Title: White Cat
Author: Holly Black
No. of Pages: 310
First Released: May 4, 2010
Synopsis (Courtesy of Joseph-Beth Booksellers): “Cassel comes from a family of curse workers — people who have the power to change your emotions, your memories, your luck, by the slightest touch of their hands. And since curse work is illegal, they’re all mobsters, or con artists. Except for Cassel. He hasn’t got the magic touch, so he’s an outsider, the straight kid in a crooked family. You just have to ignore one small detail — he killed his best friend, Lila, three years ago.
Ever since, Cassel has carefully built up a facade of normalcy, blending into the crowd. But his facade starts crumbling when he starts sleepwalking, propelled into the night by terrifying dreams about a white cat that wants to tell him something. He’s noticing other disturbing things, too, including the strange behavior of his two brothers. They are keeping secrets from him, caught up in a mysterious plot. As Cassel begins to suspect he’s part of a huge con game, he also wonders what really happened to Lila. Could she still be alive? To find that out, Cassel will have to out-con the conmen.”
Comments and Critique: Dark and tension-filled, White Cat banishes the teen angst that typifies young adult literature. In its stead is a delightfully sinister life-and-death struggle about life in a world that is just like our own, with extremely subtle albeit massive differences. It is a refreshing change from the more fluffy fare I typically find in this genre.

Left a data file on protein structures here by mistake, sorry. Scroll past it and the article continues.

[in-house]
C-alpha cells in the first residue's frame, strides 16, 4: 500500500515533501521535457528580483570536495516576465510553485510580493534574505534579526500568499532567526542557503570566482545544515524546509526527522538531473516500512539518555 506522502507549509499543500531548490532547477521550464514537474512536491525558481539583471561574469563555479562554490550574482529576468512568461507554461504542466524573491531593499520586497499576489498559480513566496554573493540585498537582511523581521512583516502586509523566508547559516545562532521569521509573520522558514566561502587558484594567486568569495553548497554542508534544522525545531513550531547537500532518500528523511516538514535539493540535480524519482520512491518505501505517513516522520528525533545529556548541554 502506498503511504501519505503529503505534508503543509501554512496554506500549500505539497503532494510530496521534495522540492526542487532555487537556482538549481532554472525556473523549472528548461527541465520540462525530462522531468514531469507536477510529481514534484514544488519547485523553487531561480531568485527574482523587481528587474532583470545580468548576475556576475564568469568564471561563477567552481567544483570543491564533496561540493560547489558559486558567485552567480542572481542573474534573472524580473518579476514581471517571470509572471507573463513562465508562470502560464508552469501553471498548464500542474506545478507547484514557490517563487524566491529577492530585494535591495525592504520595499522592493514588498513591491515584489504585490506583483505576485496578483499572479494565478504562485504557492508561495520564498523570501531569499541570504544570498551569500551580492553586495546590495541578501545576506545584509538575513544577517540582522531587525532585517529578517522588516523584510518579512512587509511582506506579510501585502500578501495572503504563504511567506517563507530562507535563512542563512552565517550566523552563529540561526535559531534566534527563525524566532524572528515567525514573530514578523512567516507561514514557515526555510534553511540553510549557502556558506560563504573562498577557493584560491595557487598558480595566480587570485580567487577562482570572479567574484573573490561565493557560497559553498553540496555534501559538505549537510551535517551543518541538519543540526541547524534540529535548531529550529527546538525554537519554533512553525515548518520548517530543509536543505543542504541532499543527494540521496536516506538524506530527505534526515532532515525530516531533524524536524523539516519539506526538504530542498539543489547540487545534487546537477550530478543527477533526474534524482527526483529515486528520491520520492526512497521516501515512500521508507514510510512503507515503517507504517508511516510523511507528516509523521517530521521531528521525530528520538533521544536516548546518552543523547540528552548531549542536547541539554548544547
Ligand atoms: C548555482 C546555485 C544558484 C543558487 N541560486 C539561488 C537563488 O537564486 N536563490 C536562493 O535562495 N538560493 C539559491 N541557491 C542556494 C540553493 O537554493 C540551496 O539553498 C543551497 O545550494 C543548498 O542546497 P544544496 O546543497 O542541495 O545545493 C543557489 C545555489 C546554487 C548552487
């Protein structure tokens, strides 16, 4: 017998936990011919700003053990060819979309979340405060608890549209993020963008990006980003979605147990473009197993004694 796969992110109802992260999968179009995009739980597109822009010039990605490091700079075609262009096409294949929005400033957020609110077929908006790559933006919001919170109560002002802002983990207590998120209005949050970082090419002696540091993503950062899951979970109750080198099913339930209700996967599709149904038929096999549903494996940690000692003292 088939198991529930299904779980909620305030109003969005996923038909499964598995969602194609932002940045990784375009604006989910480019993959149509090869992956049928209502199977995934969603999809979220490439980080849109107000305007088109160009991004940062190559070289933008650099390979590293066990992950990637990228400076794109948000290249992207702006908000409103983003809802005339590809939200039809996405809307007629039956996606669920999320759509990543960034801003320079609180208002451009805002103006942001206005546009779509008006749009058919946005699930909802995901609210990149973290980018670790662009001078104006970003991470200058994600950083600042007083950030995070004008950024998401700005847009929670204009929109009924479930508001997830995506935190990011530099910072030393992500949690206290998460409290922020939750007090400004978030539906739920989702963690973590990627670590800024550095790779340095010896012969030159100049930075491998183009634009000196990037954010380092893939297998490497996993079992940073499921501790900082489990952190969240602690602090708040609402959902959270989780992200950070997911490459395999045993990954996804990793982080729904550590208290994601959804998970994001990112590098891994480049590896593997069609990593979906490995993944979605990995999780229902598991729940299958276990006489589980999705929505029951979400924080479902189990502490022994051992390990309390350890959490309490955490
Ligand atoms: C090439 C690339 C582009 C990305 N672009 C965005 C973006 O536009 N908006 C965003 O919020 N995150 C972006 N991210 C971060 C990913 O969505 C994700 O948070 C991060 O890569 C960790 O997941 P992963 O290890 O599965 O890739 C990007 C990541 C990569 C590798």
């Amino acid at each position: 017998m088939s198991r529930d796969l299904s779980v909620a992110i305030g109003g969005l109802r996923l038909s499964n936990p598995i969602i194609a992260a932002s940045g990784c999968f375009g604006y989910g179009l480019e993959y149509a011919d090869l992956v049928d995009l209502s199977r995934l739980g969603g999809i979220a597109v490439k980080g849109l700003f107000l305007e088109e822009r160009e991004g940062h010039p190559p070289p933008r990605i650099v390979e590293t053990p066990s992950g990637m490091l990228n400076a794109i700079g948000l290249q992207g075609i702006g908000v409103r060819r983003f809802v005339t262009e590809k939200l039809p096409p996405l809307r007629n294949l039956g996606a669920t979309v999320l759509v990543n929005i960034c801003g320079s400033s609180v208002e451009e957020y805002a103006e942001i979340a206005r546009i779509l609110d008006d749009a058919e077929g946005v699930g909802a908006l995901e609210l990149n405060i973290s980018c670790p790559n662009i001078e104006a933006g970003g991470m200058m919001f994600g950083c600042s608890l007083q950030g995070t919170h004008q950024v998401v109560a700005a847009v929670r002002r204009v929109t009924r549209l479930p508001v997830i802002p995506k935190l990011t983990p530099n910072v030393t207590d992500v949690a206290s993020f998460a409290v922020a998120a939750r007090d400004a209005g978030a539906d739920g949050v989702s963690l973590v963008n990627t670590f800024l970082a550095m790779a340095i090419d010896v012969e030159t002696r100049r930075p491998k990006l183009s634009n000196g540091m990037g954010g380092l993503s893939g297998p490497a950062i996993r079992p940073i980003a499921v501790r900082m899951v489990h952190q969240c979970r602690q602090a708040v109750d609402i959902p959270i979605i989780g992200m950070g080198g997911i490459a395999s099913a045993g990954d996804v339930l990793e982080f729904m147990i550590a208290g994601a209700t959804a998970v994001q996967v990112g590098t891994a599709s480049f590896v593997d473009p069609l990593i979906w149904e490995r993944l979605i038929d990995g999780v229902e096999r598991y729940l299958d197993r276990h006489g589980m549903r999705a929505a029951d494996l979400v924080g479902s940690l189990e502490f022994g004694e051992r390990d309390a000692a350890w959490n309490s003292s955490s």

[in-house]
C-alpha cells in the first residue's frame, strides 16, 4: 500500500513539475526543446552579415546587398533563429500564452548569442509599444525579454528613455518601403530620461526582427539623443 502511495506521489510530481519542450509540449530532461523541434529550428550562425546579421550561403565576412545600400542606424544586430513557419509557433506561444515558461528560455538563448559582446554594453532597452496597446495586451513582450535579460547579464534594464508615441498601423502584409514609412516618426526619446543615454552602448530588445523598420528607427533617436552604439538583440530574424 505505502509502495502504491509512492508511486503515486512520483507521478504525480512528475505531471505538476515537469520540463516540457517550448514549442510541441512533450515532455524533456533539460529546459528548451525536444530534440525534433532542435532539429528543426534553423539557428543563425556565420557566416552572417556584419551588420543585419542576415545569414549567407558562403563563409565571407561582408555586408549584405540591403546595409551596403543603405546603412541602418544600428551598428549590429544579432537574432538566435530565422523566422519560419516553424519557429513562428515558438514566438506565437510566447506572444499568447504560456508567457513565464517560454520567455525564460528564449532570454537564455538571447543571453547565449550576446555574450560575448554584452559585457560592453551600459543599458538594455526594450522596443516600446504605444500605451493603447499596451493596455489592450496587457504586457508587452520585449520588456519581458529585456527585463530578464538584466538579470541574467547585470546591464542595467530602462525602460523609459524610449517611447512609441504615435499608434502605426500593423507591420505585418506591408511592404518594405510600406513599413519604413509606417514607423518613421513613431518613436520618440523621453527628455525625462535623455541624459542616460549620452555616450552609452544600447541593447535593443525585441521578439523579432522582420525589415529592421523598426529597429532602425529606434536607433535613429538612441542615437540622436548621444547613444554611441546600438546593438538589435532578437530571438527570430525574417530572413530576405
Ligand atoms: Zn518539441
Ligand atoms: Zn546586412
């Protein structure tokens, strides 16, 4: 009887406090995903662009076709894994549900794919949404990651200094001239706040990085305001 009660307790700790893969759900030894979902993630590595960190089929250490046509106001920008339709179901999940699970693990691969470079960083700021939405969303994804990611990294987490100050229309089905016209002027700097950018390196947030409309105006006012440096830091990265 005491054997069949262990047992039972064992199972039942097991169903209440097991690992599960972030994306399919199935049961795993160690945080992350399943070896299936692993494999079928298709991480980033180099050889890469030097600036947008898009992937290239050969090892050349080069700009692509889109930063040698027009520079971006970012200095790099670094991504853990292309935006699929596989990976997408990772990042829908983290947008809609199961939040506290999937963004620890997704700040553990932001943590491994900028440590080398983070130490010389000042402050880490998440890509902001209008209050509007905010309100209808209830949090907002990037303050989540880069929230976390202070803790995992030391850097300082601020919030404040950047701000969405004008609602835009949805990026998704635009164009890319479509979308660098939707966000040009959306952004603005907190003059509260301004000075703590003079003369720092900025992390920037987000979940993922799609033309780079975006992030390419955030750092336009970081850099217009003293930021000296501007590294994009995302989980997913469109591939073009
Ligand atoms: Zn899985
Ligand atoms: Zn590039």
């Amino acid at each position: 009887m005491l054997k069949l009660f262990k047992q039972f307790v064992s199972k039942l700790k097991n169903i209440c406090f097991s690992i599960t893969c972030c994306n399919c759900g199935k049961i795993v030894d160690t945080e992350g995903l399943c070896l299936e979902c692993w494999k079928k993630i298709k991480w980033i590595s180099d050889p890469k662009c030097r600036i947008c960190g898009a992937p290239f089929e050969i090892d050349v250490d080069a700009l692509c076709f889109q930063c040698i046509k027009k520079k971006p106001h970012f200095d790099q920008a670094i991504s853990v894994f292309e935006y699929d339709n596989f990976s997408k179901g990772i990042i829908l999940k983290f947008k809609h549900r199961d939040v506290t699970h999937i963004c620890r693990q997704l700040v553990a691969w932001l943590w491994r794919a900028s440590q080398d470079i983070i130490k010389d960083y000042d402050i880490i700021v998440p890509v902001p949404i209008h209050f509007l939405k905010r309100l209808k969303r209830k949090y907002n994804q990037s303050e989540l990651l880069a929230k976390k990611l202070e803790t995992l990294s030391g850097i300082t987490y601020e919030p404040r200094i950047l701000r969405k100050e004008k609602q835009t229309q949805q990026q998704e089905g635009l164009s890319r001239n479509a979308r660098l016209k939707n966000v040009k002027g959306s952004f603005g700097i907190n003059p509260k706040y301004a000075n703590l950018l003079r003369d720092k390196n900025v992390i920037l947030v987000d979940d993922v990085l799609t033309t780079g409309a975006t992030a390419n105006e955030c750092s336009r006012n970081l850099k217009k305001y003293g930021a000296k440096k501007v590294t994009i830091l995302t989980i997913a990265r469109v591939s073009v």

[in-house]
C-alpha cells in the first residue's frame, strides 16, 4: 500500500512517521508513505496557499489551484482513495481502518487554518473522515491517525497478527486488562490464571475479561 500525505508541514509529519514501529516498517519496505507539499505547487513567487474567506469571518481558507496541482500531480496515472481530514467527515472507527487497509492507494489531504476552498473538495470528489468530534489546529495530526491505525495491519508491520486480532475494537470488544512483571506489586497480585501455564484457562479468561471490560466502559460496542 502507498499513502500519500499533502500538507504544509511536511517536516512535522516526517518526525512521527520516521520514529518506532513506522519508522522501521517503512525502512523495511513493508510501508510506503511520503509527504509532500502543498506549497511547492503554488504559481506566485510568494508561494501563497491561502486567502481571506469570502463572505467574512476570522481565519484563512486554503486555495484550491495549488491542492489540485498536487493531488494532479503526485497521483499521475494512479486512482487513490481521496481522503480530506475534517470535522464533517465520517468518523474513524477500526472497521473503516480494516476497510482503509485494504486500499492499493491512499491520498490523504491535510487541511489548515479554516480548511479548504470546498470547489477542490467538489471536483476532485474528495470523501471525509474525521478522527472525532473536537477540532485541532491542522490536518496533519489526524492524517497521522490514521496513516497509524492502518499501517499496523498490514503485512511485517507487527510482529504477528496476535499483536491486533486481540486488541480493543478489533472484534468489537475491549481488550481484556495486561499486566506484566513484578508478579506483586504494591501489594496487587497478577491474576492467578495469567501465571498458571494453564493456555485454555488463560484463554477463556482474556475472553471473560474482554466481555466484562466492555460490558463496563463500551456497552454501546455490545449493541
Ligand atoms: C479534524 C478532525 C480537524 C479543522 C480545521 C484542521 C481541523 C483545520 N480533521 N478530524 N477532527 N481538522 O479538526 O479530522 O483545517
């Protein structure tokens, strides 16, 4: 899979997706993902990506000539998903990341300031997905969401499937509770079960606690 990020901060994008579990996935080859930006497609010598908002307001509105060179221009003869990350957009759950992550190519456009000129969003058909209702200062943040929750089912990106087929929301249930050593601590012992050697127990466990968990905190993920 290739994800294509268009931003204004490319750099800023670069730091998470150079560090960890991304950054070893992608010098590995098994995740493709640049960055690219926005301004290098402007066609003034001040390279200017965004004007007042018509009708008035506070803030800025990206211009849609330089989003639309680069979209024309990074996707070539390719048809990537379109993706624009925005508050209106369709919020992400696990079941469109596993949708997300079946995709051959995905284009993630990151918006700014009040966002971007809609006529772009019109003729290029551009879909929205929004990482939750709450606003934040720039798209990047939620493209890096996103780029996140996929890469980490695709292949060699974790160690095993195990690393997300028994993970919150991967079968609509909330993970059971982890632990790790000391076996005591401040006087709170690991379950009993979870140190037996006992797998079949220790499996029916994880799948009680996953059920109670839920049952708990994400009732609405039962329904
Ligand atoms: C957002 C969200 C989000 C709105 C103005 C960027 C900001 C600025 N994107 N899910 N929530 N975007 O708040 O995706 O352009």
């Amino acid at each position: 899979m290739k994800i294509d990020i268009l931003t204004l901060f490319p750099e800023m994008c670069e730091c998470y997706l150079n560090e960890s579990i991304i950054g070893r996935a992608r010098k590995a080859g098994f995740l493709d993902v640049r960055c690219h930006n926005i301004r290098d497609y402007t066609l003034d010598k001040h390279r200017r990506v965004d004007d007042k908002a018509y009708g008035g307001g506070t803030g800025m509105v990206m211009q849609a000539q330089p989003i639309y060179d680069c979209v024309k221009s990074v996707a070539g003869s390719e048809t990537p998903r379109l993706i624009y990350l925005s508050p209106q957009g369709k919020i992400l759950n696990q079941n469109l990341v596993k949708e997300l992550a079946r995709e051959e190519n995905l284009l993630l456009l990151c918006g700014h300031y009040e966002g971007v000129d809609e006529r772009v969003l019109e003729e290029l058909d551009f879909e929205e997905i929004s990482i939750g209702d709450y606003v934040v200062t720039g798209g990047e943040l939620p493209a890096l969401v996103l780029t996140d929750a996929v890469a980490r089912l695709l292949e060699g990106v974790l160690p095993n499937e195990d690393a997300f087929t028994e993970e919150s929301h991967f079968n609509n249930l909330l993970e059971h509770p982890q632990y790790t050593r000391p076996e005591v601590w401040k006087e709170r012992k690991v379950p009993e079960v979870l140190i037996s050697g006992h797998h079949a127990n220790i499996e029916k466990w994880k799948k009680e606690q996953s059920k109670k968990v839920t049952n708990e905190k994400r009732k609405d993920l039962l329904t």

Ms. Black is masterful at generating sympathy for Cassel. He is mature beyond his years, even though his age is undetermined. As Cassel struggles to uncover the mysteries, the reader is left trying to uncover the mysterious new world where everyone wears gloves, the naked hand is cause for terror, and the threat of mob families hangs over everyone and everything. Just as the reader gets comfortable with this new world and with Cassel as the hero, Ms. Black springs new information on Cassel that shakes the reader’s faith in him to its core. It is a delicious twist that, while not necessarily completely surprising, is still shocking enough to have the reader questioning everything read to that point. This twist gets to the very heart of the story and problems Cassel faces. Better yet, it raises questions that everyone should ask at themselves at some point in time. Just how foolproof is our memory? Can we truly trust it? Should we? How does this extend to words on a page? Just what does it mean to trust?
In all, Ms. Black has created a world of subtlety, where growing up appears to hold the same drama, mood swings, and issues that teens everywhere face. Underneath that shallow surface lies a world much more sinister and dangerous than one can initially fathom. White Cat contains mystery and danger, questions about human nature, and a cast of memorable characters that will quickly make it popular among fans of young adult literature everywhere.
Thank you to Lucille Rettino of Simon and Schuster Children’s Publishing for my advance reader’s copy!